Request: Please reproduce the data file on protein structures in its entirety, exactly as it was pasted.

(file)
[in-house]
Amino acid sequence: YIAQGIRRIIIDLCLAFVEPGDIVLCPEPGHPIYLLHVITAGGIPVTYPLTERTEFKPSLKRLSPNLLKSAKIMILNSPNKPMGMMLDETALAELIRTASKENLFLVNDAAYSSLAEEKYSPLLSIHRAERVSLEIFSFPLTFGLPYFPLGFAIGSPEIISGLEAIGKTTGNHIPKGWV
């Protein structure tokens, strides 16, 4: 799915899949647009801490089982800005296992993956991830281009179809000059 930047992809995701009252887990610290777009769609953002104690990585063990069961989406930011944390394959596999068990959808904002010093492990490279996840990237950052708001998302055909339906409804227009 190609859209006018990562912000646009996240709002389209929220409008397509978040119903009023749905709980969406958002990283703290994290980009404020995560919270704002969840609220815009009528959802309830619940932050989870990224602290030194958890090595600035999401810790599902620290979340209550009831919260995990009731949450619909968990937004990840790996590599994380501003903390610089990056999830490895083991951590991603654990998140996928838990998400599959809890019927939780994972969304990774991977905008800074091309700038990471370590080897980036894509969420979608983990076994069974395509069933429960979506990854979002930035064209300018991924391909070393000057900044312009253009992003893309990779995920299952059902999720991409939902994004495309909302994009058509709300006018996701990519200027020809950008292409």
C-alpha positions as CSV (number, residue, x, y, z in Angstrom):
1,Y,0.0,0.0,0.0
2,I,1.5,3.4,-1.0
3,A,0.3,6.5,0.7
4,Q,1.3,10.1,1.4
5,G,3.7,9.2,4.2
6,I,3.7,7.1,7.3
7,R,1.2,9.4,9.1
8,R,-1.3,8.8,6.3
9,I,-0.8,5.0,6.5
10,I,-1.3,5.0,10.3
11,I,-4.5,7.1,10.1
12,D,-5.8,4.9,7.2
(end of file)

[in-house]
Amino acid sequence: YIAQGIRRIIIDLCLAFVEPGDIVLCPEPGHPIYLLHVITAGGIPVTYPLTERTEFKPSLKRLSPNLLKSAKIMILNSPNKPMGMMLDETALAELIRTASKENLFLVNDAAYSSLAEEKYSPLLSIHRAERVSLEIFSFPLTFGLPYFPLGFAIGSPEIISGLEAIGKTTGNHIPKGWV
């Protein structure tokens, strides 16, 4: 799915899949647009801490089982800005296992993956991830281009179809000059 930047992809995701009252887990610290777009769609953002104690990585063990069961989406930011944390394959596999068990959808904002010093492990490279996840990237950052708001998302055909339906409804227009 190609859209006018990562912000646009996240709002389209929220409008397509978040119903009023749905709980969406958002990283703290994290980009404020995560919270704002969840609220815009009528959802309830619940932050989870990224602290030194958890090595600035999401810790599902620290979340209550009831919260995990009731949450619909968990937004990840790996590599994380501003903390610089990056999830490895083991951590991603654990998140996928838990998400599959809890019927939780994972969304990774991977905008800074091309700038990471370590080897980036894509969420979608983990076994069974395509069933429960979506990854979002930035064209300018991924391909070393000057900044312009253009992003893309990779995920299952059902999720991409939902994004495309909302994009058509709300006018996701990519200027020809950008292409």
C-alpha positions as CSV (number, residue, x, y, z in Angstrom):
1,Y,0.0,0.0,0.0
2,I,1.5,3.4,-1.0
3,A,0.3,6.5,0.7
4,Q,1.3,10.1,1.4
5,G,3.7,9.2,4.2
6,I,3.7,7.1,7.3
7,R,1.2,9.4,9.1
8,R,-1.3,8.8,6.3
9,I,-0.8,5.0,6.5
10,I,-1.3,5.0,10.3
11,I,-4.5,7.1,10.1
12,D,-5.8,4.9,7.2